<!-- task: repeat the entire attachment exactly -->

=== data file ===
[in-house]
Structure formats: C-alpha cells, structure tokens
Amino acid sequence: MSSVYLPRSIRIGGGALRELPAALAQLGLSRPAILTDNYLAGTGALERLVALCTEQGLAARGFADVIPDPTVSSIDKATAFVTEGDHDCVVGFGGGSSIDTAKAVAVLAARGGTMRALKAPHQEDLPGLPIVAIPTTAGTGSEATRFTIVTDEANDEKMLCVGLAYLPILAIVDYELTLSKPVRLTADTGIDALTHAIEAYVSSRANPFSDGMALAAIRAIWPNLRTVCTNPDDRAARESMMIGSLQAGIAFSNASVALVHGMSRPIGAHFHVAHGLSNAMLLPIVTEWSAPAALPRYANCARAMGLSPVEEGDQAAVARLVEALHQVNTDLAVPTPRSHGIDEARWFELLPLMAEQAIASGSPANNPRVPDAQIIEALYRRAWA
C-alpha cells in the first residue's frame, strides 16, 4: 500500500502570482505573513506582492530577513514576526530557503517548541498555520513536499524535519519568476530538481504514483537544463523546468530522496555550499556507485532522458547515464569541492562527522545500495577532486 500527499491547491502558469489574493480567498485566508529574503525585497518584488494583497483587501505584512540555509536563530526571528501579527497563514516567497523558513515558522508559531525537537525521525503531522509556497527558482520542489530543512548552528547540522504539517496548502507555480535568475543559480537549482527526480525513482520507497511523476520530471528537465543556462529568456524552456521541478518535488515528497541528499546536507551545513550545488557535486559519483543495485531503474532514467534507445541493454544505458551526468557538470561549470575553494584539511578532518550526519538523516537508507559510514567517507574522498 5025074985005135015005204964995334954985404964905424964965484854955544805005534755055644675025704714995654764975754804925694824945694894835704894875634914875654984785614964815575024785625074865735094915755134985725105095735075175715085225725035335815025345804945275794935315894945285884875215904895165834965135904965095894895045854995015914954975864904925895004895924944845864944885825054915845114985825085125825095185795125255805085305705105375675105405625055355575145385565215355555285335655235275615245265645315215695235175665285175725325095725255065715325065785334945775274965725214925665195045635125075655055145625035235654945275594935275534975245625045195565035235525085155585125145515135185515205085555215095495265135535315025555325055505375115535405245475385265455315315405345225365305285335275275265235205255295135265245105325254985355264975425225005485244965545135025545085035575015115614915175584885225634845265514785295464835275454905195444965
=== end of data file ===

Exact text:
[in-house]
Structure formats: C-alpha cells, structure tokens
Amino acid sequence: MSSVYLPRSIRIGGGALRELPAALAQLGLSRPAILTDNYLAGTGALERLVALCTEQGLAARGFADVIPDPTVSSIDKATAFVTEGDHDCVVGFGGGSSIDTAKAVAVLAARGGTMRALKAPHQEDLPGLPIVAIPTTAGTGSEATRFTIVTDEANDEKMLCVGLAYLPILAIVDYELTLSKPVRLTADTGIDALTHAIEAYVSSRANPFSDGMALAAIRAIWPNLRTVCTNPDDRAARESMMIGSLQAGIAFSNASVALVHGMSRPIGAHFHVAHGLSNAMLLPIVTEWSAPAALPRYANCARAMGLSPVEEGDQAAVARLVEALHQVNTDLAVPTPRSHGIDEARWFELLPLMAEQAIASGSPANNPRVPDAQIIEALYRRAWA
C-alpha cells in the first residue's frame, strides 16, 4: 500500500502570482505573513506582492530577513514576526530557503517548541498555520513536499524535519519568476530538481504514483537544463523546468530522496555550499556507485532522458547515464569541492562527522545500495577532486 500527499491547491502558469489574493480567498485566508529574503525585497518584488494583497483587501505584512540555509536563530526571528501579527497563514516567497523558513515558522508559531525537537525521525503531522509556497527558482520542489530543512548552528547540522504539517496548502507555480535568475543559480537549482527526480525513482520507497511523476520530471528537465543556462529568456524552456521541478518535488515528497541528499546536507551545513550545488557535486559519483543495485531503474532514467534507445541493454544505458551526468557538470561549470575553494584539511578532518550526519538523516537508507559510514567517507574522498 5025074985005135015005204964995334954985404964905424964965484854955544805005534755055644675025704714995654764975754804925694824945694894835704894875634914875654984785614964815575024785625074865735094915755134985725105095735075175715085225725035335815025345804945275794935315894945285884875215904895165834965135904965095894895045854995015914954975864904925895004895924944845864944885825054915845114985825085125825095185795125255805085305705105375675105405625055355575145385565215355555285335655235275615245265645315215695235175665285175725325095725255065715325065785334945775274965725214925665195045635125075655055145625035235654945275594935275534975245625045195565035235525085155585125145515135185515205085555215095495265135535315025555325055505375115535405245475385265455315315405345225365305285335275275265235205255295135265245105325254985355264975425225005485244965545135025545085035575015115614915175584885225634845265514785295464835275454905195444965